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Day of antiwar protest in major cities

By Elizabeth Schulte | November 2, 2007 | Page 15

THOUSANDS OF protesters in major cities, including New York, Boston, Chicago, Los Angeles and San Francisco, turned out for protests against the war in Iraq on October 27. The regional protests were initiated by United for Peace and Justice (UFPJ).

Some 5,000 attended the protest in New York, where UFPJ's headquarters are located; 8,000 came out in Boston, some 8,000 in San Francisco, 7,000 in Chicago, 5,000 in LA and about 3,000 in Seattle.

In New York City, despite the rain, hundreds of students marched in a lively campus antiwar contingent. Other contingents included Iraq Veterans Against the War (IVAW) and union members represented by Service Employees International Union, United Federation of Teachers Against the War and the CUNY's Professional Staff Congress.

"Politicians who are running for president are saying we should pull troops out of Iraq and send them to other wars, better wars," said IVAW speaker Fernando Braga. "There are no better wars. This is a system of imperialism."

In San Francisco, antiwar contingents included members of IVAW, Labor Against the War and the Campus Antiwar Network (CAN). The march concluded in a rally and concert featuring Cindy Sheehan, as seasoned activists joined with people just beginning to question the Iraq war.

In Boston, author and activist Howard Zinn addressed the antiwar crowd in the Commons and, as he did in 1971 during the Vietnam War, demanded immediate withdrawal. "You can't have a war on terrorism; war is terrorism," Zinn said. "When enough soldiers refuse to fight, this war will not be able to go on, and we need to support them any way we can."

The Boston protest was organized by a wide array of grassroots organizations in a coalition calling itself New England United, and over 200 groups from all over New England endorsed the protest.

In Chicago, a significant portion of the people who attended the protest came from outside Illinois--Michigan, Iowa, Missouri and a whopping 16 buses from Wisconsin.

In the run-up to the protest, some Chicago groups dropped their names from the endorsers' list in protest of organizers' insistence on issuing speaking invitations to Democratic politicians such as Chicago Mayor Richard Daley and Sen. Barack Obama (D-Ill.), who do not oppose the war.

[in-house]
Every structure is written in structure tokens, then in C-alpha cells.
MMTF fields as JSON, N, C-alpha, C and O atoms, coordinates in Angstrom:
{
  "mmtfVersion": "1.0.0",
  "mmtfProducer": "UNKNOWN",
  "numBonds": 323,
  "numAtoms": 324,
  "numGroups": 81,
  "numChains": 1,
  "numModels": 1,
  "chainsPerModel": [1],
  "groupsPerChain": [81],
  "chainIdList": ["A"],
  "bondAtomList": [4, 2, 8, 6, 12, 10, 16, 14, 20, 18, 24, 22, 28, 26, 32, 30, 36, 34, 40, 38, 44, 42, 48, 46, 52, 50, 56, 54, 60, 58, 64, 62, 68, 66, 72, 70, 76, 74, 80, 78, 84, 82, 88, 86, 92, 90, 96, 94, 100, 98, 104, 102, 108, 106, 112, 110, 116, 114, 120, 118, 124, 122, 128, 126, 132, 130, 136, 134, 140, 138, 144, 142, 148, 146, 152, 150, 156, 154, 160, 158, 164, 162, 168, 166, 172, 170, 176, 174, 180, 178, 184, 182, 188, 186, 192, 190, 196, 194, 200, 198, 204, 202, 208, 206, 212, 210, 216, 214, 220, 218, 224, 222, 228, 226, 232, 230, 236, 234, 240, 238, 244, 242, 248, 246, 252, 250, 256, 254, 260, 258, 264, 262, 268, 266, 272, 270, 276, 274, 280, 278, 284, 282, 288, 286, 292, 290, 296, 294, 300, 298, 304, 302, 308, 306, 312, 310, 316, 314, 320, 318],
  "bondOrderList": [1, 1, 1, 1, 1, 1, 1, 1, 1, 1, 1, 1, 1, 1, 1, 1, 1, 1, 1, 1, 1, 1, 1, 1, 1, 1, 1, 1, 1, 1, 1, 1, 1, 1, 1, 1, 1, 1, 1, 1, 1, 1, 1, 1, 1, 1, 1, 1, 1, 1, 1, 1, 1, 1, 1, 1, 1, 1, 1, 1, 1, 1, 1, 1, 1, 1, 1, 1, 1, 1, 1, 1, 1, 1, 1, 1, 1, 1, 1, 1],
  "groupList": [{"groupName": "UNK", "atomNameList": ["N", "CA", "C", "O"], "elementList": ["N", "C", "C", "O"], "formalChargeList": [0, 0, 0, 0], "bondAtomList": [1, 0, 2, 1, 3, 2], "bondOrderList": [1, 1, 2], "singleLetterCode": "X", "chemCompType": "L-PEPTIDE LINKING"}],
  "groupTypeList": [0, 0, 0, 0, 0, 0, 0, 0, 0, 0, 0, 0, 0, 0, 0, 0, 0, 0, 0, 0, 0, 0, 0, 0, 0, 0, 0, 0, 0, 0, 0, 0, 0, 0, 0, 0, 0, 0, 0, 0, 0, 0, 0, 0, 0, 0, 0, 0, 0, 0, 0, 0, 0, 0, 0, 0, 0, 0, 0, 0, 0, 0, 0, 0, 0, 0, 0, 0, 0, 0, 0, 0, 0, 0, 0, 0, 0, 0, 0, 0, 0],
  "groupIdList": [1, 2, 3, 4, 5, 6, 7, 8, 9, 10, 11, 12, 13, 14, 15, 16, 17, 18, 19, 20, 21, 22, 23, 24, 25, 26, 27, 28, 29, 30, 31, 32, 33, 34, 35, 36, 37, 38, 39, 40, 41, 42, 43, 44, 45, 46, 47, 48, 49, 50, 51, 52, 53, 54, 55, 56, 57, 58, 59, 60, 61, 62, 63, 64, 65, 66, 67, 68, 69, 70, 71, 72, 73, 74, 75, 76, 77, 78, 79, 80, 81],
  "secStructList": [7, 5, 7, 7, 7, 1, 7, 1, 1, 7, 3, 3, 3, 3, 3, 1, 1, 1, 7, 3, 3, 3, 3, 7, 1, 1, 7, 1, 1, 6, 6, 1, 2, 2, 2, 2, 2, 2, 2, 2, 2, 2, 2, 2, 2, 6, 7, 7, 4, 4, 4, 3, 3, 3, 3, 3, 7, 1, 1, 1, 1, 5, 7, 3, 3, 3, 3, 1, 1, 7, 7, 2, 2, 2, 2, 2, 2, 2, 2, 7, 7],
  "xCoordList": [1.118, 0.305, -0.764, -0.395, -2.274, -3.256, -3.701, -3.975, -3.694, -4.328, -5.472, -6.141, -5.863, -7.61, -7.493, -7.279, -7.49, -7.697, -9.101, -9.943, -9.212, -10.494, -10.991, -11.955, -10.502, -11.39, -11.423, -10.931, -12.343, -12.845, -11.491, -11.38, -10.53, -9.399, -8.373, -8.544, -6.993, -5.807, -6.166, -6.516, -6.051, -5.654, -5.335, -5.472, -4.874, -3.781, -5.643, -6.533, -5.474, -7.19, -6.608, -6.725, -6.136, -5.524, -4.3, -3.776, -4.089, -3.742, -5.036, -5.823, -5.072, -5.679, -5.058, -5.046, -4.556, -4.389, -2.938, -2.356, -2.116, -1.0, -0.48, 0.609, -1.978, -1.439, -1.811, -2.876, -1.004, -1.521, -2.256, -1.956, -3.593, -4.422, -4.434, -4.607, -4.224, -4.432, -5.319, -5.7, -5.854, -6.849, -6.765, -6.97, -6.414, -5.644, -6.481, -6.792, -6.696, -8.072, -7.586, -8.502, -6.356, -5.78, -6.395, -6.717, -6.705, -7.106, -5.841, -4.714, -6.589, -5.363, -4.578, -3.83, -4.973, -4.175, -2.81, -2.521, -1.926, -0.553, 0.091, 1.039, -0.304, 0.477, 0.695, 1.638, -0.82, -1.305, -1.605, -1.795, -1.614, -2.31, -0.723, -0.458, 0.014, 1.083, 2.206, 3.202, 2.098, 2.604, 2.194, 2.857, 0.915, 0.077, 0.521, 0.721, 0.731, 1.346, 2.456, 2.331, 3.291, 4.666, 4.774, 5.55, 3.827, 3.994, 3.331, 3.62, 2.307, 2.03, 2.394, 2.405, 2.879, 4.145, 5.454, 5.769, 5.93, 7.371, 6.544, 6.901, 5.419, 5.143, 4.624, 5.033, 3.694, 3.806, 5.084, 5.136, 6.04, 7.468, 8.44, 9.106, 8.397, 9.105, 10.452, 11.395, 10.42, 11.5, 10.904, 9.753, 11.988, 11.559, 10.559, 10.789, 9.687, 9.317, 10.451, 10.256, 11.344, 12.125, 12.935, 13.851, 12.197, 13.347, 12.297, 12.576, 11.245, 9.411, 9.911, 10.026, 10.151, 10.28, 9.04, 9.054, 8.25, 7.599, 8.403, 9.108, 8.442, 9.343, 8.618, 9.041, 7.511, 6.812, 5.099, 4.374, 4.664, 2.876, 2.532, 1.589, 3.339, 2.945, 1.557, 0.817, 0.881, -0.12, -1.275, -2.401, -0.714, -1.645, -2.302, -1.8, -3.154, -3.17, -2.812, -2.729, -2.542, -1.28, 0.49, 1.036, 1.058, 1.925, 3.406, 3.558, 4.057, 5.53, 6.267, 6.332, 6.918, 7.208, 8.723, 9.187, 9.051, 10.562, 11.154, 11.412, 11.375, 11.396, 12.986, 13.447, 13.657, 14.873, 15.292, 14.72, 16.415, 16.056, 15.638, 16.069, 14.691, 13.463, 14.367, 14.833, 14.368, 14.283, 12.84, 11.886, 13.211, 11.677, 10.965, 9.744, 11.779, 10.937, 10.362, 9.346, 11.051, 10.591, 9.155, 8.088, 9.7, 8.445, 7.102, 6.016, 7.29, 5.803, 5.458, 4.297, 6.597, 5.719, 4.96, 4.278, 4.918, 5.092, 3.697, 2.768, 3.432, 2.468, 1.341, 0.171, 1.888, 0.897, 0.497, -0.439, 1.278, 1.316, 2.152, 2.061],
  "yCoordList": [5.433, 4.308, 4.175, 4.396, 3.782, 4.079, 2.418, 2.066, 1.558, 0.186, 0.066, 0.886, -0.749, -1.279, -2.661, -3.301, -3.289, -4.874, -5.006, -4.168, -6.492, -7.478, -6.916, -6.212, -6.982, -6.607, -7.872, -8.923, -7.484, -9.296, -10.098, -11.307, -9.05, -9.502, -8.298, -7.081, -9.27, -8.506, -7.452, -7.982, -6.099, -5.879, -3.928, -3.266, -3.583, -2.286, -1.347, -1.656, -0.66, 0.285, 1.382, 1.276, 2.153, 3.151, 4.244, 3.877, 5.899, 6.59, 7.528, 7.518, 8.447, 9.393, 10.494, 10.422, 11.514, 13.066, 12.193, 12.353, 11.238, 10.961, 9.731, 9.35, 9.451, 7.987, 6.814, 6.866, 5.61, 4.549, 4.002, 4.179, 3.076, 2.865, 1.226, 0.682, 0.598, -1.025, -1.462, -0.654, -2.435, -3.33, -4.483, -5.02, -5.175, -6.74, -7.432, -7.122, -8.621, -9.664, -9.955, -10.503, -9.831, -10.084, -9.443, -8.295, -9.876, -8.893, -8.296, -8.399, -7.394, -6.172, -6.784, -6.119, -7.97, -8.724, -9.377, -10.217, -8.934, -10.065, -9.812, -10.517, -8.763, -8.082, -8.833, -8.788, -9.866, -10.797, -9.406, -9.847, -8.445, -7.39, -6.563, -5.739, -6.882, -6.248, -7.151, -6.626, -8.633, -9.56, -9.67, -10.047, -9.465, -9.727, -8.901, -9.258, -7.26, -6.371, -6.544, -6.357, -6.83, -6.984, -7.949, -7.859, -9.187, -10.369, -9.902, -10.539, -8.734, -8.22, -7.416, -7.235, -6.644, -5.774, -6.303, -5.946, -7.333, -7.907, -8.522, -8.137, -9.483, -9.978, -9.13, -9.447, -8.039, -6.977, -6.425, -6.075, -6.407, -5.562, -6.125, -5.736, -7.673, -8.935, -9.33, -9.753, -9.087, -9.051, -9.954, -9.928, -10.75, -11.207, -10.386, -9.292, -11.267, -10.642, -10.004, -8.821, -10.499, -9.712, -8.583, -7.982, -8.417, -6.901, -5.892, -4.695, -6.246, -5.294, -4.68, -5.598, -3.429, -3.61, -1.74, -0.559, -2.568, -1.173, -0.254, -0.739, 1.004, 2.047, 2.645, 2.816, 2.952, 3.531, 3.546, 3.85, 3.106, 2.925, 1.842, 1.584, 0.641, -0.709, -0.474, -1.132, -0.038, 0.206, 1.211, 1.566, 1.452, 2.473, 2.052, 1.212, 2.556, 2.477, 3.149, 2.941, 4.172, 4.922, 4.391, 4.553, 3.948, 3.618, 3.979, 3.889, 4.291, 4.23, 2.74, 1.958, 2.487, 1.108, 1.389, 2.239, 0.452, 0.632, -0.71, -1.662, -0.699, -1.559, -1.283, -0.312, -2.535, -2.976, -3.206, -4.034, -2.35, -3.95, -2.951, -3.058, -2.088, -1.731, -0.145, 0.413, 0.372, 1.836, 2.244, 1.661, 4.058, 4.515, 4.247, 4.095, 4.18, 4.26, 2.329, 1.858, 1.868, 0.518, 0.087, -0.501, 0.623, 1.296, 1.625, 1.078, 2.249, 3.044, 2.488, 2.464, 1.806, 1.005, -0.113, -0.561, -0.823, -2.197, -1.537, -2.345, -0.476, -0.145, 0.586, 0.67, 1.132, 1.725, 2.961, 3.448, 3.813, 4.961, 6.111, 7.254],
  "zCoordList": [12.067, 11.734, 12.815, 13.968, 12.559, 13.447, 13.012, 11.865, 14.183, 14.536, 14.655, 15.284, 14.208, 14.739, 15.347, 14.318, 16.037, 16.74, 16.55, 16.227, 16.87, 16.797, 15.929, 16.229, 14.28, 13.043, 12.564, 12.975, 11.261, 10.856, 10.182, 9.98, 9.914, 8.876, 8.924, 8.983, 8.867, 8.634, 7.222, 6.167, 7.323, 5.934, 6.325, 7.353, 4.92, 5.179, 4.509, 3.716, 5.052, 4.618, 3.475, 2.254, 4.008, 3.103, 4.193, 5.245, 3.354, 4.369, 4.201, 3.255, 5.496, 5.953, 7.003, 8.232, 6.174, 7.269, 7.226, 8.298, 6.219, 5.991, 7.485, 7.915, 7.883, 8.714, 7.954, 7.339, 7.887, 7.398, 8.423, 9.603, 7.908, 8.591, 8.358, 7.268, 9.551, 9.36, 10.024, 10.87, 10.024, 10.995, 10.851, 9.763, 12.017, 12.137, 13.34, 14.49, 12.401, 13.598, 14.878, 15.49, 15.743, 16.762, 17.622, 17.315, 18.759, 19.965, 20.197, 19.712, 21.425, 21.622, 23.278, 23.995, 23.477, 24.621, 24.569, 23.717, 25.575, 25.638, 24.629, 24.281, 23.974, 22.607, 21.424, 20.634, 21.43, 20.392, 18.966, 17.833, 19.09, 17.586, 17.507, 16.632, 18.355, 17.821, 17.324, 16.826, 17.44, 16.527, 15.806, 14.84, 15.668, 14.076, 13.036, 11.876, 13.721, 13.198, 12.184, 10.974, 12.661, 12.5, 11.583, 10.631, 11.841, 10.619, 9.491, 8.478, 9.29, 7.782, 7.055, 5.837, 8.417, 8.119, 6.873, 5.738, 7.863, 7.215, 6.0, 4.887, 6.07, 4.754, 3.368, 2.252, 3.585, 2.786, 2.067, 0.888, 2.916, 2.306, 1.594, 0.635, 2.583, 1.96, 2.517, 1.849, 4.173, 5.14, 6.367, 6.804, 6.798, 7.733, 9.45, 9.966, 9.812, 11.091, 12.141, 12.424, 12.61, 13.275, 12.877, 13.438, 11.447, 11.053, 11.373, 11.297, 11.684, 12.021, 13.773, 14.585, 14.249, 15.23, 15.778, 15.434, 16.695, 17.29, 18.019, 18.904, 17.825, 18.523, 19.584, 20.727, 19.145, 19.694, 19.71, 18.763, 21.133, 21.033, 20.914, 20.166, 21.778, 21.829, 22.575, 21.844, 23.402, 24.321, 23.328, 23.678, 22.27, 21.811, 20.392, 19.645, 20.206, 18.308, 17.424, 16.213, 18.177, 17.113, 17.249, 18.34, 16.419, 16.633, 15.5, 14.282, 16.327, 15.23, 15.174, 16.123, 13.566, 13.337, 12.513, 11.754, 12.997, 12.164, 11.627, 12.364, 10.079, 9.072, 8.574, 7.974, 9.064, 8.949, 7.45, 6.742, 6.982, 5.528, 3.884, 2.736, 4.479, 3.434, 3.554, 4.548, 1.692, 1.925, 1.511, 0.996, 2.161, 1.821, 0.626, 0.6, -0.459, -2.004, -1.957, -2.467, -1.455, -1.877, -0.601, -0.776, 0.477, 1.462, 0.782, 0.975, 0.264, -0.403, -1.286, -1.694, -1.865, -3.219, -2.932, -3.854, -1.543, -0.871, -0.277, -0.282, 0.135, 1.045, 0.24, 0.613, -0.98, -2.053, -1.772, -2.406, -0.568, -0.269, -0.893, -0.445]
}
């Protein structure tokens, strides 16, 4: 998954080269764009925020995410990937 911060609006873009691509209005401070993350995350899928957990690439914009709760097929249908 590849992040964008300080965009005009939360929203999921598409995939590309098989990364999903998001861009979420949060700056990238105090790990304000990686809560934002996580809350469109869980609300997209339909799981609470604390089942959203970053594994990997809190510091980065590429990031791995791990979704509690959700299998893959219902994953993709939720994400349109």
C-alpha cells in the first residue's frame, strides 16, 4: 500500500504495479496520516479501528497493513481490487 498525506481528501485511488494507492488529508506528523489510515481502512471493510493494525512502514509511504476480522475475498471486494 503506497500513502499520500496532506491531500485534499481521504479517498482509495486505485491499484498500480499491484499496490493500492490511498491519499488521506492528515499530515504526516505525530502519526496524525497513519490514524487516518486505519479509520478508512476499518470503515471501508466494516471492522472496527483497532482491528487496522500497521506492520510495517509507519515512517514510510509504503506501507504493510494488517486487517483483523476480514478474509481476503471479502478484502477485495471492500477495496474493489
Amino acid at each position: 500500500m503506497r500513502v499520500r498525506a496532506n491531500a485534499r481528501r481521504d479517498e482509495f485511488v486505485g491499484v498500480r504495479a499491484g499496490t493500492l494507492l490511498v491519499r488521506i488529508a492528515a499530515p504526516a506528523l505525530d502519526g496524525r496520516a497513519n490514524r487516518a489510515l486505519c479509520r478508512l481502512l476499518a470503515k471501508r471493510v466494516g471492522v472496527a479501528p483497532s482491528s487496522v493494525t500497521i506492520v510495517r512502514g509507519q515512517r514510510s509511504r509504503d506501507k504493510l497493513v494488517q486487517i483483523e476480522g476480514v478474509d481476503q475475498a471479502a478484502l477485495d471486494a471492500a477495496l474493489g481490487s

While these invited guests didn't attend, several other prominent local Democrats did, including Rep. Luis Gutierrez. Other speakers included Sheila Garland from the National Nurses Organizing Committee and Jorge Mujica of the March 10 Coalition, who criticized the military's policy of "green card soldiers," granting legalization only after they have served in the armed service, or have been killed.

In LA, protesters marched to City Hall chanting "Iraq for Iraqis, troops out now!" and staged a "die-in." IVAW members were joined on the stage by Vietnam veteran Ron Kovic.

In Seattle, marchers were led by a contingent of veterans in IVAW and Veterans for Peace. "It's time for the occupation to end and veterans should be at the head of the movement to end it," said IVAW Seattle chapter president Chanan Suarez Diaz.

Some 25 members of the Seattle Education Association marched with their "Educators for Peace" banner and chanted "Money for schools and education, not for war and occupation."

"It's so inspirational and exciting to see people from all over Washington, Oregon and beyond marching against the war," said David Barsamian from Alternative Radio and author of Targeting Iran. "We've got to keep pressure on the warlords in Washington before they launch another imperialist war on Iran."

About 1,000 came out in Philadelphia, where protesters marched from the Veterans Administration Hospital in West Philly to Independence Mall. In New Orleans, 200 activists--some from Texas, Alabama and Georgia--marched through the French Quarter, chanting "Make levees, not war!"

While protests were considerable smaller than previous national protests in several cities, such as San Francisco and New York, the attendance of large numbers of people for whom this was their first protest speaks to the untapped potential for organizing to demand U.S. troops out of Iraq.

John Green, Kurt Krueger, Matt Pillischer, Jen Roesch, Keith Rosenthal, Elizabeth Schulte, Matthew Tucker and Erik Wallenberg contributed to this report.

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